Use this URL to cite or link to this record in EThOS: http://ethos.bl.uk/OrderDetails.do?uin=uk.bl.ethos.536496
Title: Decentralised staff development roles in higher education
Author: Smith, George Fenwick
Awarding Body: Institute of Education, University of London
Current Institution: UCL Institute of Education (IOE)
Date of Award: 1990
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Abstract:
The value of the role of the decentralised staff developer in higher education and of the alternative ways by which it might be fulfilled, has not been addressed or decided. Of the alternative models of staff development practice in higher education, product-orientation, prescription-orientation, processorientation, problem orientation and eclecticism, all but the latter are considered to have significant weaknesses. Similarly, the alternative models of staff development responsibility in higher education, 'management', 'shopfloor' and 'partnership', are considered to have weaknesses. It is hypothesised that the 'partnership' model, modified by decentralisation and eclectic in practice, offers a means for overcoming these weaknesses and promoting effective staff development. To test the hypothesis, a case study method was adopted which comprised participant observation, interviews, documentation and a survey. A sustained investigation was made of Birmingham Polytechnic with more limited inquiries at Brighton and Coventry Polytechnics. The results of the research provide some qualified support for the hypothesis. It was found that eclecticism was the only model of practice that was capable of facilitating extensive professional development. Decentralisation was found to be partially successful in promoting staff development albeit with limited integration, low staff response and uncertain expertise. Further research was considered necessary to refine the model further. It was concluded that eclectic decentralised staff development offers a model for higher education which can adequately meet the challenges facing professional development in the future.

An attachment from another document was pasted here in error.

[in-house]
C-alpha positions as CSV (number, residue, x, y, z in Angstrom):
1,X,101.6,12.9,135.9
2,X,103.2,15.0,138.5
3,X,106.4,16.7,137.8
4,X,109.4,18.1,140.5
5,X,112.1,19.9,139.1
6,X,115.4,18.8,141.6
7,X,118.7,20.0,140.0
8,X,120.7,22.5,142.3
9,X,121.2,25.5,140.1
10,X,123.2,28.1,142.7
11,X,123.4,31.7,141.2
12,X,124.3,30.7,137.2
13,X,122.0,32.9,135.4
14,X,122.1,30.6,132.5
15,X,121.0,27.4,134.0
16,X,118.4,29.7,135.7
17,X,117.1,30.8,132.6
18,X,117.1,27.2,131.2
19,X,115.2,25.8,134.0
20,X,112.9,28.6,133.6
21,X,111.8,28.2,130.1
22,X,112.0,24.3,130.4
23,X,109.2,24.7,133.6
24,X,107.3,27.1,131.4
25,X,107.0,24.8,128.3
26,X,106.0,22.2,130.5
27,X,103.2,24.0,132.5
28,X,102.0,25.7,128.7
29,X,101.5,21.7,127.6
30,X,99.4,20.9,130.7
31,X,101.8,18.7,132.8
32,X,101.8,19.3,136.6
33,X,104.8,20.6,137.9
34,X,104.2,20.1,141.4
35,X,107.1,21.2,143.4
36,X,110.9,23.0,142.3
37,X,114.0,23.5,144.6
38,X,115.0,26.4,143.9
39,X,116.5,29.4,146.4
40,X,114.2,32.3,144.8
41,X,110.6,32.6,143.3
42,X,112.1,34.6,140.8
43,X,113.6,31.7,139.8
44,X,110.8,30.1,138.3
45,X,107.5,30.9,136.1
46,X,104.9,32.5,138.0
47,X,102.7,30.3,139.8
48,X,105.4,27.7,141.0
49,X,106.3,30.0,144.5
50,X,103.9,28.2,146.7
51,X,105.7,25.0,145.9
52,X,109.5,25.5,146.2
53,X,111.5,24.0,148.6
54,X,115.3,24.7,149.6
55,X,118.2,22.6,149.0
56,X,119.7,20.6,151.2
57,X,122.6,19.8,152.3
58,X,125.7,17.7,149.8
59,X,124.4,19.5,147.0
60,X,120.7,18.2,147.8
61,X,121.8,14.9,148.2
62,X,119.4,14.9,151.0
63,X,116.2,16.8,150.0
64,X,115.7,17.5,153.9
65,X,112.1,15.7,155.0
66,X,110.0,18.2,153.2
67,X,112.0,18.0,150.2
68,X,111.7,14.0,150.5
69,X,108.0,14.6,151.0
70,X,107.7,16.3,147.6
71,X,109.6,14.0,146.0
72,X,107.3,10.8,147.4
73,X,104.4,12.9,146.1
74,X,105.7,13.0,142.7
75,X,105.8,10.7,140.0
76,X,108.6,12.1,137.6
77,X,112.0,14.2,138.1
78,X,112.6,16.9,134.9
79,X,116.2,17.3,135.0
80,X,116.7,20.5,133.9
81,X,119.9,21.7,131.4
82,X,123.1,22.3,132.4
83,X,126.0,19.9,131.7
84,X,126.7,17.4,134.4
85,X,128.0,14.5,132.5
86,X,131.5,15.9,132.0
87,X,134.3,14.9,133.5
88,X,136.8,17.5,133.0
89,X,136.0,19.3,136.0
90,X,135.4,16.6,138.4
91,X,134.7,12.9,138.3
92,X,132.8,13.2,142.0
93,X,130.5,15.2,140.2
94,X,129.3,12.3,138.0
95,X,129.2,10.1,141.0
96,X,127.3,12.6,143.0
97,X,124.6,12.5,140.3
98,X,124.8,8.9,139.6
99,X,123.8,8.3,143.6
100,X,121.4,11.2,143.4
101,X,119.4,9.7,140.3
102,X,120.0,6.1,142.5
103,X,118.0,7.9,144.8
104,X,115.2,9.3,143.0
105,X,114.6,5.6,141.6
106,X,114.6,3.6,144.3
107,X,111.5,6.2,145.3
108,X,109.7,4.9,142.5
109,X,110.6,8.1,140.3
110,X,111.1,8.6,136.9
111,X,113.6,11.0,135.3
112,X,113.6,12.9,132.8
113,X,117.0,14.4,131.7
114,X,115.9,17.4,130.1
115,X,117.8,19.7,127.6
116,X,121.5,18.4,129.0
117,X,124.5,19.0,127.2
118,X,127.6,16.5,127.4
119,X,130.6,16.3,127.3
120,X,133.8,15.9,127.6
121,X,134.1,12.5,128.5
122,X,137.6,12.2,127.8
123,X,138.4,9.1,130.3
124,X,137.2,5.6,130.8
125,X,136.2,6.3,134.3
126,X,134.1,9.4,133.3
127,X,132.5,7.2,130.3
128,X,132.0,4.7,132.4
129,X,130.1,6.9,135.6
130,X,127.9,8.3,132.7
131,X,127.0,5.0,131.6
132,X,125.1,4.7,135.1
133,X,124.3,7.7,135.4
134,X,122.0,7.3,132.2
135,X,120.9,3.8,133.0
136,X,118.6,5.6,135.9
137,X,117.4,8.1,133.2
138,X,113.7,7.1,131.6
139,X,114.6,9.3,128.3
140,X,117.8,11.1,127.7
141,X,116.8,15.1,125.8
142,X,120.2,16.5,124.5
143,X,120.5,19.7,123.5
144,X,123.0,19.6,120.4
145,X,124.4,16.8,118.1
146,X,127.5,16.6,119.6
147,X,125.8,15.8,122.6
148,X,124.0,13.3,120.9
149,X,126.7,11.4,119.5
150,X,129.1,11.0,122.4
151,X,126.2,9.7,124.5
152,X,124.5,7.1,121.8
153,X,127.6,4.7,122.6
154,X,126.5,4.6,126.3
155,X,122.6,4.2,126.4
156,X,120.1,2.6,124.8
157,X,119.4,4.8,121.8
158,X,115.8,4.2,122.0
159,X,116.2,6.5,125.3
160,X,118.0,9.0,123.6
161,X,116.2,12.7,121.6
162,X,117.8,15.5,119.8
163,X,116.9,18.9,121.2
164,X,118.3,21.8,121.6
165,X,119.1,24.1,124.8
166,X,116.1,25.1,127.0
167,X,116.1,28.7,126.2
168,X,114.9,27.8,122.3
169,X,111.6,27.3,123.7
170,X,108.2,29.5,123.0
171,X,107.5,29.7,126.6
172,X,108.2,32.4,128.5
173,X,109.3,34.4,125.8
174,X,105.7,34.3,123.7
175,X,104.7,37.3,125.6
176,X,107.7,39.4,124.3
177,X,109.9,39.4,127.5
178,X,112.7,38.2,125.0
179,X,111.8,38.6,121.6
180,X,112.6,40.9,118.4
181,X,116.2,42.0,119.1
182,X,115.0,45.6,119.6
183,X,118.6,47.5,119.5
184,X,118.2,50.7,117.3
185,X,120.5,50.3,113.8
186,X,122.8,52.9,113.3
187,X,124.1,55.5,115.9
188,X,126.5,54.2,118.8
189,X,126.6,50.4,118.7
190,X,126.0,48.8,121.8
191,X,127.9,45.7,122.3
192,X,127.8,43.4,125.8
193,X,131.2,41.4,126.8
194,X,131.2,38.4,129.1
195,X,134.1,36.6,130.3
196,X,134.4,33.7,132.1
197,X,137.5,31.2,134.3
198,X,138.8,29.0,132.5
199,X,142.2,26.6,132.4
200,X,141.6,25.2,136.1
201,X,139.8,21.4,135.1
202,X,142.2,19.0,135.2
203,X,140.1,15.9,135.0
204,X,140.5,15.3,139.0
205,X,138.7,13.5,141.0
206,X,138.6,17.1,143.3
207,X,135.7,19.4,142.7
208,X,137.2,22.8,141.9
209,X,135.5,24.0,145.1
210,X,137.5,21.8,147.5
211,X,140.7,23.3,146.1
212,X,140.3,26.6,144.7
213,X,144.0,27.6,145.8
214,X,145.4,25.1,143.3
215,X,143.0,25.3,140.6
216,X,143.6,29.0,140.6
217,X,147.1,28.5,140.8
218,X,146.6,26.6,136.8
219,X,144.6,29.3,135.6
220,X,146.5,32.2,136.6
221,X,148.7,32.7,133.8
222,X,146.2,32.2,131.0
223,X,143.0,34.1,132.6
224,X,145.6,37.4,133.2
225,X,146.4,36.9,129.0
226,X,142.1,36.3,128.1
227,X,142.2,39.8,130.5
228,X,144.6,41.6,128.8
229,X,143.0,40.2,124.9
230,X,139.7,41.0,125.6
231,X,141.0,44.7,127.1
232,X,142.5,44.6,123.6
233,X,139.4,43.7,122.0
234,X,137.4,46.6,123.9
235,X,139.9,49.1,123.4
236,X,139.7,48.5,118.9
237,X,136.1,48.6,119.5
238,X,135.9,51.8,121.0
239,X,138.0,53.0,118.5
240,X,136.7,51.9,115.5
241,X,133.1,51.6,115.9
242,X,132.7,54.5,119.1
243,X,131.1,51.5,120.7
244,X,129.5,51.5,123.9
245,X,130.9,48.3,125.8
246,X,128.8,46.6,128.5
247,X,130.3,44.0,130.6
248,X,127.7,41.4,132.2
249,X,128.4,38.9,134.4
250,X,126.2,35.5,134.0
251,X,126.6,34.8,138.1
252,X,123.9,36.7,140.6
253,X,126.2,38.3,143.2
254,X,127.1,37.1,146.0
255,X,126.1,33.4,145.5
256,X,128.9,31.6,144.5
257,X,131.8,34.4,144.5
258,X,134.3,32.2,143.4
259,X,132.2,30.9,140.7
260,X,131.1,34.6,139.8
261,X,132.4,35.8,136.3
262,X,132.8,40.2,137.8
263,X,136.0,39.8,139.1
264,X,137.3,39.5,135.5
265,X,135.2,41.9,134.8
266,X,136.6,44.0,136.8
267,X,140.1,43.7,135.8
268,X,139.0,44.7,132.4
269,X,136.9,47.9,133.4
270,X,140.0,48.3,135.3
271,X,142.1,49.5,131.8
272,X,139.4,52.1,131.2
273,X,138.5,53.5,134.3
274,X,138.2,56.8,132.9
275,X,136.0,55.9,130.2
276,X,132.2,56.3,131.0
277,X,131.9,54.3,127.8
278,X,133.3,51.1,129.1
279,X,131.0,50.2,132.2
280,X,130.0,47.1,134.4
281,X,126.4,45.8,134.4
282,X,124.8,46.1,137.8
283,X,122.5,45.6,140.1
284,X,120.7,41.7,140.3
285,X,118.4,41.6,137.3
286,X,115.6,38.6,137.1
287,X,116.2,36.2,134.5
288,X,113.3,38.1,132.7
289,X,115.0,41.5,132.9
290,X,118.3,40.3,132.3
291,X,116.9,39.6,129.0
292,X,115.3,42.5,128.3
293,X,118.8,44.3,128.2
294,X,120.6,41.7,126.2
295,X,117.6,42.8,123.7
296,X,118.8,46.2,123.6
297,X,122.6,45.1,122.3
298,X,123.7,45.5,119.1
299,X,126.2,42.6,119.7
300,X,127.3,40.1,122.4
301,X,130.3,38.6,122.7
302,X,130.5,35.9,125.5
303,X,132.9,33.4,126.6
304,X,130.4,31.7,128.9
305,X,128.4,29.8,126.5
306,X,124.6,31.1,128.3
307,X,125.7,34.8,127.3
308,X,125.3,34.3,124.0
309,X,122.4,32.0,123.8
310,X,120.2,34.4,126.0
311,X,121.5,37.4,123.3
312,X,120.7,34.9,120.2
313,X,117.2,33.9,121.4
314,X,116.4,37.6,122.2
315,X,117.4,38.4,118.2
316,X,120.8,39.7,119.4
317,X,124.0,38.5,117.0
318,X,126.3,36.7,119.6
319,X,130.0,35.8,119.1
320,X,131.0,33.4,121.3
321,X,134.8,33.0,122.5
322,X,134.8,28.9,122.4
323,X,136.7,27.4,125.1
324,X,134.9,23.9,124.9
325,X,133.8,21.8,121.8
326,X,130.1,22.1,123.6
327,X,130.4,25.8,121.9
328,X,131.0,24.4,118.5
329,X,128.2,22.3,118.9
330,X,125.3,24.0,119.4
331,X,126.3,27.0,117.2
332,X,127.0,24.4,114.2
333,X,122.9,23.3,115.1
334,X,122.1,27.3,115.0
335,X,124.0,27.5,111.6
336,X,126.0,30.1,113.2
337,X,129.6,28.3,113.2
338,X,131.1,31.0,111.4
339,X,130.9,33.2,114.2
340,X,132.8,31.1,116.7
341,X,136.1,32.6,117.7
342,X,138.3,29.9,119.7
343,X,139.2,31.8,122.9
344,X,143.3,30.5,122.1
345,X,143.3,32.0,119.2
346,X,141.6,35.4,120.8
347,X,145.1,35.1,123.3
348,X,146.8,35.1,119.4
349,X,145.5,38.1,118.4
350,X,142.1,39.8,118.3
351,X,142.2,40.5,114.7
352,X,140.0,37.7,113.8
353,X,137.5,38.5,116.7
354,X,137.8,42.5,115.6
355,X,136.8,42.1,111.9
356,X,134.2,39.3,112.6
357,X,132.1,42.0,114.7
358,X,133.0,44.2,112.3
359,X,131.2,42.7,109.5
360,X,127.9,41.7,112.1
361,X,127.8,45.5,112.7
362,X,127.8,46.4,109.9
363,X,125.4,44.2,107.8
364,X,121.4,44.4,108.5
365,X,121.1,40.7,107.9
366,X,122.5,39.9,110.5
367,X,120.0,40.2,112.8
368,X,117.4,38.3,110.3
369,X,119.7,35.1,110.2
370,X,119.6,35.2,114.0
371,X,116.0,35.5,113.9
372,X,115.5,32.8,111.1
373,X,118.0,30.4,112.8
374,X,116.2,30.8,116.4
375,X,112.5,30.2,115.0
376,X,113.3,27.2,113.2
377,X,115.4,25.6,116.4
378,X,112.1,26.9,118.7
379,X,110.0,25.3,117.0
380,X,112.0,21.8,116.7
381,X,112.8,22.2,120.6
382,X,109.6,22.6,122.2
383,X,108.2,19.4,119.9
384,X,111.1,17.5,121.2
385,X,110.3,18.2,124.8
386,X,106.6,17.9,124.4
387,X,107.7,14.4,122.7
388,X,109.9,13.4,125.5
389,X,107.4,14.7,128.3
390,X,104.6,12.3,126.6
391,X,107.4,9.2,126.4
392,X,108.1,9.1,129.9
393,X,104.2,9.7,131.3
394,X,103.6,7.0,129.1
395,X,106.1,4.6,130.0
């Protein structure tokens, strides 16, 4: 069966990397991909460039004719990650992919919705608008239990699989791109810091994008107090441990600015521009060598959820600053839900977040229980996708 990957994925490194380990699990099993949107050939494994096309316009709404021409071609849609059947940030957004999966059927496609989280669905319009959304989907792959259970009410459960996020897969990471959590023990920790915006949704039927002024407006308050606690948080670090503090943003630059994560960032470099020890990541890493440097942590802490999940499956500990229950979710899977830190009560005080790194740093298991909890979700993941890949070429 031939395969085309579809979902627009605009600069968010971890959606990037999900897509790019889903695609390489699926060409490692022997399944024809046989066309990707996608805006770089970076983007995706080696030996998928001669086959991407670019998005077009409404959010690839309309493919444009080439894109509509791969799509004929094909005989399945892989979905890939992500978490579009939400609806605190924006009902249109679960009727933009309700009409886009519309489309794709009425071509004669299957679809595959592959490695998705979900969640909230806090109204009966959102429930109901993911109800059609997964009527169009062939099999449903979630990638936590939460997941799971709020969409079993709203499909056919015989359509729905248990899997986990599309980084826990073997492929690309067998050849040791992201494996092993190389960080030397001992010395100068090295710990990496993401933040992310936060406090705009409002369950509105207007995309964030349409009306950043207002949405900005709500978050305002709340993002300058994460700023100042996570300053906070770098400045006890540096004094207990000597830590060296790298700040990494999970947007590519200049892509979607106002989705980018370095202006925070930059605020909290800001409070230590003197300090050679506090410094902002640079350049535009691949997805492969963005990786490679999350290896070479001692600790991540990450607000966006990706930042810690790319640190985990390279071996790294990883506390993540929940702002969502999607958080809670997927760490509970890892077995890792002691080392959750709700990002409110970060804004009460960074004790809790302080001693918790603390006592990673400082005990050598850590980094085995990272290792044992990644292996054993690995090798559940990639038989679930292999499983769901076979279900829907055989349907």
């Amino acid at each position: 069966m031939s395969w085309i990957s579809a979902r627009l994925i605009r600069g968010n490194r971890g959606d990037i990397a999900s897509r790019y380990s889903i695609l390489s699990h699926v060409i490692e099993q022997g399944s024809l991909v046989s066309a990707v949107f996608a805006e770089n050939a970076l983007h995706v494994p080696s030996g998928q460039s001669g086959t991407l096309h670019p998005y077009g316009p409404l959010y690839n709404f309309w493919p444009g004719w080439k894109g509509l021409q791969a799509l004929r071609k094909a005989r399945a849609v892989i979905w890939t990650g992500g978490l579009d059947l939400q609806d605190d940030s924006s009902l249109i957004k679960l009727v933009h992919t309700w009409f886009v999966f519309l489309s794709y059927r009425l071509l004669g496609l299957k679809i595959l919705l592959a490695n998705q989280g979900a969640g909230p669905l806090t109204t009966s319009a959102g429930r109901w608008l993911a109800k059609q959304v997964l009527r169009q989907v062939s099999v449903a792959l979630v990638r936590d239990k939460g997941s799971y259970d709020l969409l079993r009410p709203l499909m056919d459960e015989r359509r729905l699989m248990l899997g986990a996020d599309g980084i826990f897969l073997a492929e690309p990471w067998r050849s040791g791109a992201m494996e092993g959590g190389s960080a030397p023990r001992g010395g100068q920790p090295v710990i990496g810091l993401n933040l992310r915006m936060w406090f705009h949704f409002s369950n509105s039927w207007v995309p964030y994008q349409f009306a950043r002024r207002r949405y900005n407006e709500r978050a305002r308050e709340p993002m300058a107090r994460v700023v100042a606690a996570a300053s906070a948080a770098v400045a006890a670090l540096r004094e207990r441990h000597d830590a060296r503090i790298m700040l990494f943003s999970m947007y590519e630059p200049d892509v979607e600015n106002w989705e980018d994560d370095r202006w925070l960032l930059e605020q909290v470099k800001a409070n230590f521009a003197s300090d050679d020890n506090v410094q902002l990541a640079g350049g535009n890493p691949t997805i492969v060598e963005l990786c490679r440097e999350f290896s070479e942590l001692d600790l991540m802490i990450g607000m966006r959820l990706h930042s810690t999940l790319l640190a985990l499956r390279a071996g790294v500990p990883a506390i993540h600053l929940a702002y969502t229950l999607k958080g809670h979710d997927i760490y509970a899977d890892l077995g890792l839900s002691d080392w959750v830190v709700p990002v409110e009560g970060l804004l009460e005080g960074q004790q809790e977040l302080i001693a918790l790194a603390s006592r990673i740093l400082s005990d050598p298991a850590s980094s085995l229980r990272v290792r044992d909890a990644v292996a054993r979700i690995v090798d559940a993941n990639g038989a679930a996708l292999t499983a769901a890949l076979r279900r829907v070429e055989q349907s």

Supervisor: Not available Sponsor: Not available
Qualification Name: Thesis (Ph.D.) Qualification Level: Doctoral
EThOS ID: uk.bl.ethos.536496  DOI: Not available
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